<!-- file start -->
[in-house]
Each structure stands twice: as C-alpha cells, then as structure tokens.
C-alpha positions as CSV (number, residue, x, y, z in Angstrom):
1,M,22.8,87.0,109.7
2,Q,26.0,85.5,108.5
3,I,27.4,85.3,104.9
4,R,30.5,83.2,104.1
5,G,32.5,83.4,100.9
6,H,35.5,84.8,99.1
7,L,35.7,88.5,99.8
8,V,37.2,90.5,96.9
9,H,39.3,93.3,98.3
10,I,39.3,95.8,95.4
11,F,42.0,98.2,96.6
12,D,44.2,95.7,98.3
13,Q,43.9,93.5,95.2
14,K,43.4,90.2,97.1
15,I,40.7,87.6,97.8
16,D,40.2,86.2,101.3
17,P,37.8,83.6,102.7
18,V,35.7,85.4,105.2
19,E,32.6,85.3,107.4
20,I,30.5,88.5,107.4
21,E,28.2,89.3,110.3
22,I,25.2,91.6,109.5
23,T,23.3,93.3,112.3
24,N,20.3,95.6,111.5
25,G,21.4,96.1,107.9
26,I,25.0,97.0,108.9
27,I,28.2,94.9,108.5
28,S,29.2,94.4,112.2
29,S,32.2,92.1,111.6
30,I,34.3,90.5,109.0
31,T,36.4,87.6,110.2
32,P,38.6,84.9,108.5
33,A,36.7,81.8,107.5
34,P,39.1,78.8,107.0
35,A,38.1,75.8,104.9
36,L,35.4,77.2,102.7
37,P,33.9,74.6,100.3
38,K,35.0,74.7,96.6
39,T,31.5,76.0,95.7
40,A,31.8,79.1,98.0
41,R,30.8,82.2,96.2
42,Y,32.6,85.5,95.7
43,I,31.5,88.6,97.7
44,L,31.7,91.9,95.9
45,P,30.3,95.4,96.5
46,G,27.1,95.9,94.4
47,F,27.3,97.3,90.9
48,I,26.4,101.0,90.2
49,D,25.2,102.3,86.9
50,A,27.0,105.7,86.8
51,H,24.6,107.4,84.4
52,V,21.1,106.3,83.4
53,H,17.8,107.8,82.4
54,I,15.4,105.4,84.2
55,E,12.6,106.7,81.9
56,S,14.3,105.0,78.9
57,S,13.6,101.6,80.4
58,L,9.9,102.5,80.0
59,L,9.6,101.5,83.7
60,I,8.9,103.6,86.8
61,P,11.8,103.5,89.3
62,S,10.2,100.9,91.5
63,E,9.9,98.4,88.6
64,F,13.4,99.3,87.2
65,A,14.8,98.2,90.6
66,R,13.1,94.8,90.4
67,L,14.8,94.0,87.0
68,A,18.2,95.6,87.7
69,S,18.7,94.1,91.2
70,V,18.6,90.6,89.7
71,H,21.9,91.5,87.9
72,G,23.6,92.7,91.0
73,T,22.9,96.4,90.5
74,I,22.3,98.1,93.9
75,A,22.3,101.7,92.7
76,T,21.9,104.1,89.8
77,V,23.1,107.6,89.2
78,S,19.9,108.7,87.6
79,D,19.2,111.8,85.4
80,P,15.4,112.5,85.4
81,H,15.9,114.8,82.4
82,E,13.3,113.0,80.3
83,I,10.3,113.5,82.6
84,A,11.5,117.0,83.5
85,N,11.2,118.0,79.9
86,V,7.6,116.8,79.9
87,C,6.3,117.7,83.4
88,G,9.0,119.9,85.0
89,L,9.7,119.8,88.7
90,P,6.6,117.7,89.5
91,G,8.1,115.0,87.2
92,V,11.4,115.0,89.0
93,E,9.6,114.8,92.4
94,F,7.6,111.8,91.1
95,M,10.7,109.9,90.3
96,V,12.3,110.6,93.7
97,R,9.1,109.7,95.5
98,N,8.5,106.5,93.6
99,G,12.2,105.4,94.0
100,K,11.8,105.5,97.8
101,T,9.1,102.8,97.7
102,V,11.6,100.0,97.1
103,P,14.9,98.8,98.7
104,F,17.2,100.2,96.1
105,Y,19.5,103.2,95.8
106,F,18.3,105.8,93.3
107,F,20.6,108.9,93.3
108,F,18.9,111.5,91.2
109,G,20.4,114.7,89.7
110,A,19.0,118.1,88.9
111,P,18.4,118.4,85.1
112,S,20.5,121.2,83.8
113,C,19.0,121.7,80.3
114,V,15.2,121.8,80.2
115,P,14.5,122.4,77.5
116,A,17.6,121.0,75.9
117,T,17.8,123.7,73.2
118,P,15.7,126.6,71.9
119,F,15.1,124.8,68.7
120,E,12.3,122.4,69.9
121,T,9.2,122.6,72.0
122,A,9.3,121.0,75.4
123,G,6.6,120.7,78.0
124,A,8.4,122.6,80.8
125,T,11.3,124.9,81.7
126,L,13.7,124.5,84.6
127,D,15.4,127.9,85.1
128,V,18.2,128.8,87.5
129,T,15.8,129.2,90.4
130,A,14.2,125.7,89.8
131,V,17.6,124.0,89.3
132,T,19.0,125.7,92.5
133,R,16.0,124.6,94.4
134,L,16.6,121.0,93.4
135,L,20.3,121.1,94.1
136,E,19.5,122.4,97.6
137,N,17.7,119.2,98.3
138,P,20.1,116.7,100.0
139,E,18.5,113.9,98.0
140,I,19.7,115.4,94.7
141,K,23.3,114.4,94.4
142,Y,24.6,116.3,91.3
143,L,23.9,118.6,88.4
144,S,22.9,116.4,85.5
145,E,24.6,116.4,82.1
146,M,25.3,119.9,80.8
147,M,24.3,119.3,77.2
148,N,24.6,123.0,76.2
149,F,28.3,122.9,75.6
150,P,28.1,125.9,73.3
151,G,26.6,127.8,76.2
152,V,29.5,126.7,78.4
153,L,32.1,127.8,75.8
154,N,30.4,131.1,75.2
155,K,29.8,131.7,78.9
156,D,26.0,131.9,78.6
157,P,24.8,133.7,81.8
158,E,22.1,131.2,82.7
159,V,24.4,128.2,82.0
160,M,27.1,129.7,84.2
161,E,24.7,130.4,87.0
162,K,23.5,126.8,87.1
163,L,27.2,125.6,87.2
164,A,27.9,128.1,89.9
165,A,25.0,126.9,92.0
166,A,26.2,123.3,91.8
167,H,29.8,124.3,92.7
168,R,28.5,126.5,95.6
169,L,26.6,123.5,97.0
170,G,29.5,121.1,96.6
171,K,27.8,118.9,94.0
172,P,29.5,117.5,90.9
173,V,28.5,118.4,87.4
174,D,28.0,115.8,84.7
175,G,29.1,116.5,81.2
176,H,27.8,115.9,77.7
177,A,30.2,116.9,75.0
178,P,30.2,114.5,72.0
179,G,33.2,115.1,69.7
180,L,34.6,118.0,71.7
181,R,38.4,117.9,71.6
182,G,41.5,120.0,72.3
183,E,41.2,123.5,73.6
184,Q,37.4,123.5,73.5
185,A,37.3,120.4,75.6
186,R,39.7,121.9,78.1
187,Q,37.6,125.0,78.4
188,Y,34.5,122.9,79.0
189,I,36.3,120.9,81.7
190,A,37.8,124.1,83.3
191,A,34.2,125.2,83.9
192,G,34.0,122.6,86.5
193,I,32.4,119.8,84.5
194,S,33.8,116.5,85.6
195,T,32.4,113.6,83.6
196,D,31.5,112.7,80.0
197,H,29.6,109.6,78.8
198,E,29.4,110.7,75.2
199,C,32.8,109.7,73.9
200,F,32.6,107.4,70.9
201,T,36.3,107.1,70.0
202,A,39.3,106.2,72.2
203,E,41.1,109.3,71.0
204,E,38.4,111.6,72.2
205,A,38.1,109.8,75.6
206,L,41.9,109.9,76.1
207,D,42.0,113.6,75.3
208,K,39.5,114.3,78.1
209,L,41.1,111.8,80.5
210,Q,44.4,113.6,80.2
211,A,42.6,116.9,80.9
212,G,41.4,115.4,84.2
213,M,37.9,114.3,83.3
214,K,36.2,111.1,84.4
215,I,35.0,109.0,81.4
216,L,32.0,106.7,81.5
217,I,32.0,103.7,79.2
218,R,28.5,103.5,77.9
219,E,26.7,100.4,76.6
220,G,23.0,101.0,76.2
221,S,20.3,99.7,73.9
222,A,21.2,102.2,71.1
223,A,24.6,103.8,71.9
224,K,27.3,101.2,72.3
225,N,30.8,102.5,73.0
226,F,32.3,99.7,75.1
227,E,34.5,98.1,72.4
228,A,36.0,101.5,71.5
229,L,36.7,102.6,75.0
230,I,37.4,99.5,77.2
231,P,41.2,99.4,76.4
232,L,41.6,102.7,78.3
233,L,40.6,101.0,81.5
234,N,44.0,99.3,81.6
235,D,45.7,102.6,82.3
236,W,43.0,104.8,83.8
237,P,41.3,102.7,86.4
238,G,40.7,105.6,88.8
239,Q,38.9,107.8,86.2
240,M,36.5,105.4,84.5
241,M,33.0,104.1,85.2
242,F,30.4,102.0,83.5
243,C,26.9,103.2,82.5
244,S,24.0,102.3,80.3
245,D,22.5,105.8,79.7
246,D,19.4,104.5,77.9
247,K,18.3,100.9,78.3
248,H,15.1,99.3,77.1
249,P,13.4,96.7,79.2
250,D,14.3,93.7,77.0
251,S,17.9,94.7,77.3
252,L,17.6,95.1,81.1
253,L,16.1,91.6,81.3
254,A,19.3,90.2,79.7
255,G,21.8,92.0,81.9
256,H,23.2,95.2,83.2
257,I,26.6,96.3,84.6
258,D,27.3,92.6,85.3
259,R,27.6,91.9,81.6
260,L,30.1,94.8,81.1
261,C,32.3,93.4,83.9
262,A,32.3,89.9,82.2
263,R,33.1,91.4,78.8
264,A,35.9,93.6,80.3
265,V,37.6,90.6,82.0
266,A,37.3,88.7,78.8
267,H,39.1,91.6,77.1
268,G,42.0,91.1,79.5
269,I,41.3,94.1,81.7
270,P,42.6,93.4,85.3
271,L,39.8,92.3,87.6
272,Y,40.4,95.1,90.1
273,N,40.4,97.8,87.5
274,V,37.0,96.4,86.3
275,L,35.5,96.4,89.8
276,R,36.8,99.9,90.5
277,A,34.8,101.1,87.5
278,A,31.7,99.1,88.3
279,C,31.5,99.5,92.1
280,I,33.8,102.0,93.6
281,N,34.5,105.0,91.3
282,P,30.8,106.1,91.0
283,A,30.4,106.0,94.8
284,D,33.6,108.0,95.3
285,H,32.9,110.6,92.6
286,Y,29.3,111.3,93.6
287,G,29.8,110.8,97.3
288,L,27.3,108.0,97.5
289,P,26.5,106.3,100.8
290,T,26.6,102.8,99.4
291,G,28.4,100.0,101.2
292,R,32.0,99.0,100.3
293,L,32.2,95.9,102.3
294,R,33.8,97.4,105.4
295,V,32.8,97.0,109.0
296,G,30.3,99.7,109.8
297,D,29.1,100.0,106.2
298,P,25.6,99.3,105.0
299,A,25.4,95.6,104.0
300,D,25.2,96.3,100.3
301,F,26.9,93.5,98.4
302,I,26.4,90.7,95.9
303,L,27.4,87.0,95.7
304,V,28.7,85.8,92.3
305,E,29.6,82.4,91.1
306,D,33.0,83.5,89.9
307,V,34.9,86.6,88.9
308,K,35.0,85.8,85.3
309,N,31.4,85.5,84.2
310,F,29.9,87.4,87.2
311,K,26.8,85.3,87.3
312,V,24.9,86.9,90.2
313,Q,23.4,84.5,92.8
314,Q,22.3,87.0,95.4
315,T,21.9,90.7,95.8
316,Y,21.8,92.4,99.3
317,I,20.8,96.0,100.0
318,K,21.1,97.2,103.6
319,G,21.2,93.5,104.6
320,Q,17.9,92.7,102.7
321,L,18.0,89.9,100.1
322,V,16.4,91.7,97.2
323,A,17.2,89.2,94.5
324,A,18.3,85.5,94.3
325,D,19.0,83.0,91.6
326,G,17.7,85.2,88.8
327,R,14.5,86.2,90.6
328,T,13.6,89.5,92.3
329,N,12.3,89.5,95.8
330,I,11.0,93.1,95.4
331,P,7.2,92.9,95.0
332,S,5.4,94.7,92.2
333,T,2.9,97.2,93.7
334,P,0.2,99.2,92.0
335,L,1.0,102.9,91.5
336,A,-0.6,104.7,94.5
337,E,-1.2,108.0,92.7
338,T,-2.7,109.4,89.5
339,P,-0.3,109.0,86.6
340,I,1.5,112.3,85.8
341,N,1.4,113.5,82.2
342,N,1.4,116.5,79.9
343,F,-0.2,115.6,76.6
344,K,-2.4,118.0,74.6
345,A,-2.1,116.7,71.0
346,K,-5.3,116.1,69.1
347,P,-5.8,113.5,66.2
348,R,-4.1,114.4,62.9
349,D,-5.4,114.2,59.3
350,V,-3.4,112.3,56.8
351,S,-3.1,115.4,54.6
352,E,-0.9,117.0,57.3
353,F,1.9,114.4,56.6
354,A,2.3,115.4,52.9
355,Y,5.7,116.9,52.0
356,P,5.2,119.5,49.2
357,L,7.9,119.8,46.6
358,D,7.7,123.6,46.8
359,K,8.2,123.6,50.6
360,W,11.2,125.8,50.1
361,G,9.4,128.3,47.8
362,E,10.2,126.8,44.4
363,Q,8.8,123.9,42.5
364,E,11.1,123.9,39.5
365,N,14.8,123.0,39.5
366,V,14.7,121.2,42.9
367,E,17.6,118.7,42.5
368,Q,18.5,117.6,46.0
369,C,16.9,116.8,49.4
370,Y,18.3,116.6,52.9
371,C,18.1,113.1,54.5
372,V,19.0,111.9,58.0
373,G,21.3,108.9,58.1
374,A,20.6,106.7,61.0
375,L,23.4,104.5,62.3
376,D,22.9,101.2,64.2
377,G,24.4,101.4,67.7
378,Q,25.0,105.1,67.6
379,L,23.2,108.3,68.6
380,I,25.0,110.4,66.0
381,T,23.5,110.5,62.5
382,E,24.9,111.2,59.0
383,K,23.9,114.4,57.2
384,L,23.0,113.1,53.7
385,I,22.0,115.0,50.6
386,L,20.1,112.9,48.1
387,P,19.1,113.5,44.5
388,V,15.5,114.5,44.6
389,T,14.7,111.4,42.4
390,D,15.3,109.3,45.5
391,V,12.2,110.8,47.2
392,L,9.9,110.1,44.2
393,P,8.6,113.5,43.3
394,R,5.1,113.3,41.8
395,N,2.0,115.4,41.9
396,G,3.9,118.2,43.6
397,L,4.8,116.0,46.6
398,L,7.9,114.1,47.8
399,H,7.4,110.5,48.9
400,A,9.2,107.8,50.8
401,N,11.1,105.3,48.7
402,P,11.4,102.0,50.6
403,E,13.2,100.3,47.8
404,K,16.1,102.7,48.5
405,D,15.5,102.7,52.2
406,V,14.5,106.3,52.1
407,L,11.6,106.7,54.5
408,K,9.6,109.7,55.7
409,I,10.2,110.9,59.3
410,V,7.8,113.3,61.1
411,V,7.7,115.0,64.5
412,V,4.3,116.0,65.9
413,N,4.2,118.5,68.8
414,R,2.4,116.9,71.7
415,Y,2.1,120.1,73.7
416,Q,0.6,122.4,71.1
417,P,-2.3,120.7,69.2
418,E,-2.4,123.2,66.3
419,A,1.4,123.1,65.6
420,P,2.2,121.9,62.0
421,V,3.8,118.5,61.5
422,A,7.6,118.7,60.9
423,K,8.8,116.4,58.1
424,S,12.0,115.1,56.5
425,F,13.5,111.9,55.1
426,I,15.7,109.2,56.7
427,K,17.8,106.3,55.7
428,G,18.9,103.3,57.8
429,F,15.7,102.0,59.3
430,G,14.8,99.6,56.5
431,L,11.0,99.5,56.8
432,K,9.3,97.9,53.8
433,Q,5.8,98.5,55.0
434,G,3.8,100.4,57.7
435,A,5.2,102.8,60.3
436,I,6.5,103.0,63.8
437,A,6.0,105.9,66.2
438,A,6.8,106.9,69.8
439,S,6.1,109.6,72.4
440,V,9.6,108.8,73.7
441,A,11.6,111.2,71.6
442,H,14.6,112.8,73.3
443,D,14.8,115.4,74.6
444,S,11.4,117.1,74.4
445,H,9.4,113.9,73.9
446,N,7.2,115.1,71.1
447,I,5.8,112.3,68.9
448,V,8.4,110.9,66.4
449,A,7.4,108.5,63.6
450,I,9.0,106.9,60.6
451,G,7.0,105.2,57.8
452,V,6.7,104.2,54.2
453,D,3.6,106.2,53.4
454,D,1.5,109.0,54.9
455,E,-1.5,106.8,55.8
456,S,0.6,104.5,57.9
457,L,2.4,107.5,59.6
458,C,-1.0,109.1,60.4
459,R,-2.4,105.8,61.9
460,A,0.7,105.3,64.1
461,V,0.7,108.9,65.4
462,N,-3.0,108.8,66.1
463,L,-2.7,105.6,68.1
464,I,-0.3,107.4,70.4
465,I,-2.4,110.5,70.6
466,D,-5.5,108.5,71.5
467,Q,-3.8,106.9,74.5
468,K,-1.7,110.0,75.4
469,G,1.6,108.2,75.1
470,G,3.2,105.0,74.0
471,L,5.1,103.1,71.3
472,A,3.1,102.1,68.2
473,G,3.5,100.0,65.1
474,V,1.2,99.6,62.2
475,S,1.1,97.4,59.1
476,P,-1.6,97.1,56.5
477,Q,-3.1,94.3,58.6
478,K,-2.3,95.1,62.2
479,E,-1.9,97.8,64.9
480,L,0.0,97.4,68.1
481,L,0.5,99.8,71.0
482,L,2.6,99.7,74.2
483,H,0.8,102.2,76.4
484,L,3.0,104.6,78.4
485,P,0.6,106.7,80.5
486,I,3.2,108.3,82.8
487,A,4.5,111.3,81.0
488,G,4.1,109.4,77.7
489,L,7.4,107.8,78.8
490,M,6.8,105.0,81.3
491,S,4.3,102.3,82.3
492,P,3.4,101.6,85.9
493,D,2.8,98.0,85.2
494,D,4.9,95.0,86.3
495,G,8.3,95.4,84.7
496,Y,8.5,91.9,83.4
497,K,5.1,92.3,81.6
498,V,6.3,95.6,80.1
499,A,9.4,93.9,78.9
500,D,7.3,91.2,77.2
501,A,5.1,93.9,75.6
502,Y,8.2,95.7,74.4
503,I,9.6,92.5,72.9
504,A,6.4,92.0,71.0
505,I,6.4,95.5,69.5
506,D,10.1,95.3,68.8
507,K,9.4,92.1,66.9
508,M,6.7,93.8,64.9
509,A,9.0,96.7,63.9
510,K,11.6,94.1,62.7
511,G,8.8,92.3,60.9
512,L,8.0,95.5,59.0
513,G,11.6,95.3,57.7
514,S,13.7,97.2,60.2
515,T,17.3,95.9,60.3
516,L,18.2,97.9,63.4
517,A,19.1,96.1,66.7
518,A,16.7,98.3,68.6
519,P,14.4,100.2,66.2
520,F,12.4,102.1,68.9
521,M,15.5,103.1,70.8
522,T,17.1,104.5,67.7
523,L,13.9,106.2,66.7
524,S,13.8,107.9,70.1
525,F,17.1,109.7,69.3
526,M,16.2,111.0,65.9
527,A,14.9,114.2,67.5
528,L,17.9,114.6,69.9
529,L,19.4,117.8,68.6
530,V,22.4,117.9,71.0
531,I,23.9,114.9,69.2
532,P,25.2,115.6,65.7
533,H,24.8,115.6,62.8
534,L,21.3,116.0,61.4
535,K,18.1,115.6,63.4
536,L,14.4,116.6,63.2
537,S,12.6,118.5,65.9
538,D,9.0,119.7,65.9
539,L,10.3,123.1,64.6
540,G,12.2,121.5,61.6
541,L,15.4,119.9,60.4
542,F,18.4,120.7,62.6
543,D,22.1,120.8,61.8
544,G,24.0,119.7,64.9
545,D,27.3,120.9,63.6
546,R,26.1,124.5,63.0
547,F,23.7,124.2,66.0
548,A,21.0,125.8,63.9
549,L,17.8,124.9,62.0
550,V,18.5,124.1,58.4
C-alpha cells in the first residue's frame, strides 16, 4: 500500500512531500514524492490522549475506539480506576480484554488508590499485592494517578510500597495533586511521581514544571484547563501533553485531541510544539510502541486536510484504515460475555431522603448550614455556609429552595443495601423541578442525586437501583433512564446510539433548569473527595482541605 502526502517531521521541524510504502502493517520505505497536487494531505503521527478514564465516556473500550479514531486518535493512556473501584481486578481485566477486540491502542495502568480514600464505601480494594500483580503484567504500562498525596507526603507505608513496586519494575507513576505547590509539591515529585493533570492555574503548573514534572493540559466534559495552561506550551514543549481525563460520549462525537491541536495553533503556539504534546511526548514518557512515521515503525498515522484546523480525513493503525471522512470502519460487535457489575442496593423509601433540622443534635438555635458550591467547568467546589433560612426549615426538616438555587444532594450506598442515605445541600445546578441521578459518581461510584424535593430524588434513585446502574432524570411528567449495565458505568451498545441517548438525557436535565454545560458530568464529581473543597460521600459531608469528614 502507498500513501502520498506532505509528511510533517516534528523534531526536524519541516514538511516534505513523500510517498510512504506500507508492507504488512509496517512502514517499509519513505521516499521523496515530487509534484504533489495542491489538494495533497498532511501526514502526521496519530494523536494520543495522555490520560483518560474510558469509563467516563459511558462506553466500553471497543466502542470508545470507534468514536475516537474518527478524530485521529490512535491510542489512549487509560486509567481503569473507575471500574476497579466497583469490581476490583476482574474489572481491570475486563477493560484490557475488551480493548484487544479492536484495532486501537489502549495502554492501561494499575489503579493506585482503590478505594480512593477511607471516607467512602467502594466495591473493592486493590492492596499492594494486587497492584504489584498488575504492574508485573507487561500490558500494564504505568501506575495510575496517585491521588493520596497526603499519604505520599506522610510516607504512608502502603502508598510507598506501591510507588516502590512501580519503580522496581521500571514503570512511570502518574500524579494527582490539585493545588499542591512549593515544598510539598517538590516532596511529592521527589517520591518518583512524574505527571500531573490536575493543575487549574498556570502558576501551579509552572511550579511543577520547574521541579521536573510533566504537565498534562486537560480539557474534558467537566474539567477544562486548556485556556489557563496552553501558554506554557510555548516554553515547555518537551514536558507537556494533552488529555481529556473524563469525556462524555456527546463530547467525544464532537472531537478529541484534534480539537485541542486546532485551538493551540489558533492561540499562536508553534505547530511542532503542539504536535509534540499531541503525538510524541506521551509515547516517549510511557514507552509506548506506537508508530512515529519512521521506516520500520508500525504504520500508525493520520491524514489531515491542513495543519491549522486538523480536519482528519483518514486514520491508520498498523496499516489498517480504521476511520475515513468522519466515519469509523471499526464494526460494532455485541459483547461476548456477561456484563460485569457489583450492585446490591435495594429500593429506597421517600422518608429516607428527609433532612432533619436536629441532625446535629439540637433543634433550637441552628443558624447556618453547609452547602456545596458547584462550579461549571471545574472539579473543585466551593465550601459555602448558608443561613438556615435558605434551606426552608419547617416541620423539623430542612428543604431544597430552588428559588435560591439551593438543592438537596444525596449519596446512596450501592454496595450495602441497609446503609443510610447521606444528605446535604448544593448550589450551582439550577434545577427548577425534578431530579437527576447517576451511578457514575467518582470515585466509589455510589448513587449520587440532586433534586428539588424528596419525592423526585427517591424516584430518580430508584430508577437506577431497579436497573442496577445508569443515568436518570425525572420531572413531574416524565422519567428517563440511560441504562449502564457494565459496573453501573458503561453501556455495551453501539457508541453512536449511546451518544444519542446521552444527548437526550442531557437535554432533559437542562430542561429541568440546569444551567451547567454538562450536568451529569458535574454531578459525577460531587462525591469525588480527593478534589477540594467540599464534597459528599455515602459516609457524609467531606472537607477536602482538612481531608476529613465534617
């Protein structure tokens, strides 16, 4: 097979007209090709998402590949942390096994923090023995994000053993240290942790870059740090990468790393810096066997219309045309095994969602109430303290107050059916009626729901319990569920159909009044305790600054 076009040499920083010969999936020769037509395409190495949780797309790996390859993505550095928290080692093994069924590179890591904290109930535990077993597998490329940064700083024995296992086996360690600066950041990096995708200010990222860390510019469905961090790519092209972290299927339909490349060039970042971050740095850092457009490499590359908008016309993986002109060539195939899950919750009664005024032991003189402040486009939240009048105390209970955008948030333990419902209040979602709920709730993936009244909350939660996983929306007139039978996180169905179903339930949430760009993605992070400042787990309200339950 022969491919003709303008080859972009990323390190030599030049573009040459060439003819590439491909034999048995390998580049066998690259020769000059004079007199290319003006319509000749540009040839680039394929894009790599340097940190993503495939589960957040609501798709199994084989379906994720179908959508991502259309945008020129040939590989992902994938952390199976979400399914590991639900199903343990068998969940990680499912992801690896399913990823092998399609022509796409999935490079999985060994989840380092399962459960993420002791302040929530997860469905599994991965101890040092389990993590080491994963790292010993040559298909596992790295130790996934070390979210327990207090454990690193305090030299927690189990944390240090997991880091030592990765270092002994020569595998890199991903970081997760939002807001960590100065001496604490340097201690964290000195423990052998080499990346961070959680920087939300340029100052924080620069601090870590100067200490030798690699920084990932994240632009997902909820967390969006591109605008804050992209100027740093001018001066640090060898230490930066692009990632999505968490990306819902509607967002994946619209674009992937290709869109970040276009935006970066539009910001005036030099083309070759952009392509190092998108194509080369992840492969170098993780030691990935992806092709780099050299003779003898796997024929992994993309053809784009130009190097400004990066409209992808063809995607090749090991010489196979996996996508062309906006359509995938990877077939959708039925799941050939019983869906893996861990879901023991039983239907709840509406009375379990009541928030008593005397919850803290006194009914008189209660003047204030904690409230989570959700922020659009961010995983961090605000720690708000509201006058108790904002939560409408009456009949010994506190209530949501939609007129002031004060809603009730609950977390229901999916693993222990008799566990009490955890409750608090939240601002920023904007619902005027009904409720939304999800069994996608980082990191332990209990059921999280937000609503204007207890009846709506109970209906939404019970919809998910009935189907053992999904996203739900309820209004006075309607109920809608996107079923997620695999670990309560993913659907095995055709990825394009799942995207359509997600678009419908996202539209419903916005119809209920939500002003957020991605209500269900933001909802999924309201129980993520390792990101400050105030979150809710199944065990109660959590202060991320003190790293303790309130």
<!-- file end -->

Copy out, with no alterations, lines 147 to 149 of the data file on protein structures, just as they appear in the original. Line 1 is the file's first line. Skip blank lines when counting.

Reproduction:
144,S,22.9,116.4,85.5
145,E,24.6,116.4,82.1
146,M,25.3,119.9,80.8